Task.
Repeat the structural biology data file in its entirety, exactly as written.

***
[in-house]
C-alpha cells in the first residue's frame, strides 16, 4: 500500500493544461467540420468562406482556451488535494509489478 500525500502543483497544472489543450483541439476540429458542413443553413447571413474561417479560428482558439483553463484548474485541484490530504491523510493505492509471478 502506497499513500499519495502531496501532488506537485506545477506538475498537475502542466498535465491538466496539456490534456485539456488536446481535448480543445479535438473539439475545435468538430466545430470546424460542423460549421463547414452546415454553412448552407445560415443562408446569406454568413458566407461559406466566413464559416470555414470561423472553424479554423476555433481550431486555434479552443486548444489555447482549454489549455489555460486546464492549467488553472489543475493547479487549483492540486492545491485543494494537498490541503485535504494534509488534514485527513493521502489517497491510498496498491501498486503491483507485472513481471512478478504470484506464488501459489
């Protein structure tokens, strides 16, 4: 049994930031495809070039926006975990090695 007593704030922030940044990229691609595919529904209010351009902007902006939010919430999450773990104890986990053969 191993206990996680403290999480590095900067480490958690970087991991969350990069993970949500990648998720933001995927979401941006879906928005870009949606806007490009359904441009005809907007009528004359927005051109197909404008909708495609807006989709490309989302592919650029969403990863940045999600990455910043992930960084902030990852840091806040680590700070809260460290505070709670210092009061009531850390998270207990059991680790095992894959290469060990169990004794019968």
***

[in-house]
C-alpha cells in the first residue's frame, strides 16, 4: 500500500493544461467540420468562406482556451488535494509489478 500525500502543483497544472489543450483541439476540429458542413443553413447571413474561417479560428482558439483553463484548474485541484490530504491523510493505492509471478 502506497499513500499519495502531496501532488506537485506545477506538475498537475502542466498535465491538466496539456490534456485539456488536446481535448480543445479535438473539439475545435468538430466545430470546424460542423460549421463547414452546415454553412448552407445560415443562408446569406454568413458566407461559406466566413464559416470555414470561423472553424479554423476555433481550431486555434479552443486548444489555447482549454489549455489555460486546464492549467488553472489543475493547479487549483492540486492545491485543494494537498490541503485535504494534509488534514485527513493521502489517497491510498496498491501498486503491483507485472513481471512478478504470484506464488501459489
């Protein structure tokens, strides 16, 4: 049994930031495809070039926006975990090695 007593704030922030940044990229691609595919529904209010351009902007902006939010919430999450773990104890986990053969 191993206990996680403290999480590095900067480490958690970087991991969350990069993970949500990648998720933001995927979401941006879906928005870009949606806007490009359904441009005809907007009528004359927005051109197909404008909708495609807006989709490309989302592919650029969403990863940045999600990455910043992930960084902030990852840091806040680590700070809260460290505070709670210092009061009531850390998270207990059991680790095992894959290469060990169990004794019968």